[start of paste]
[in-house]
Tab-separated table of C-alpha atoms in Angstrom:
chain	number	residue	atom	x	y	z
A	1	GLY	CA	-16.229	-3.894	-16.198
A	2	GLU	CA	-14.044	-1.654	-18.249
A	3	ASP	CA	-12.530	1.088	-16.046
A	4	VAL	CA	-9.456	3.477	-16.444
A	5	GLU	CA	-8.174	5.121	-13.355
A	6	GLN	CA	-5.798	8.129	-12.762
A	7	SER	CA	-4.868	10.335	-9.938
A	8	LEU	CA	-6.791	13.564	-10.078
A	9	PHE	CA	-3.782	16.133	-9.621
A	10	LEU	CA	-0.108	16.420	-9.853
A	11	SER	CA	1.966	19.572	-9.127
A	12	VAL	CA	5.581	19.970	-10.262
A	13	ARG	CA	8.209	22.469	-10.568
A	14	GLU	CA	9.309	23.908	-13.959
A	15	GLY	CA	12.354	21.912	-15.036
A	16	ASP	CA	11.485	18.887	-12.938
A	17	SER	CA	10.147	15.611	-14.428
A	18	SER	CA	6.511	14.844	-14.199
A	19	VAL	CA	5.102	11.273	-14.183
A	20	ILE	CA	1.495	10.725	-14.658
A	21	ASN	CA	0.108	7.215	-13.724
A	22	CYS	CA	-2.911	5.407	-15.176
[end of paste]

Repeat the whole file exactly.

[in-house]
Tab-separated table of C-alpha atoms in Angstrom:
chain	number	residue	atom	x	y	z
A	1	GLY	CA	-16.229	-3.894	-16.198
A	2	GLU	CA	-14.044	-1.654	-18.249
A	3	ASP	CA	-12.530	1.088	-16.046
A	4	VAL	CA	-9.456	3.477	-16.444
A	5	GLU	CA	-8.174	5.121	-13.355
A	6	GLN	CA	-5.798	8.129	-12.762
A	7	SER	CA	-4.868	10.335	-9.938
A	8	LEU	CA	-6.791	13.564	-10.078
A	9	PHE	CA	-3.782	16.133	-9.621
A	10	LEU	CA	-0.108	16.420	-9.853
A	11	SER	CA	1.966	19.572	-9.127
A	12	VAL	CA	5.581	19.970	-10.262
A	13	ARG	CA	8.209	22.469	-10.568
A	14	GLU	CA	9.309	23.908	-13.959
A	15	GLY	CA	12.354	21.912	-15.036
A	16	ASP	CA	11.485	18.887	-12.938
A	17	SER	CA	10.147	15.611	-14.428
A	18	SER	CA	6.511	14.844	-14.199
A	19	VAL	CA	5.102	11.273	-14.183
A	20	ILE	CA	1.495	10.725	-14.658
A	21	ASN	CA	0.108	7.215	-13.724
A	22	CYS	CA	-2.911	5.407	-15.176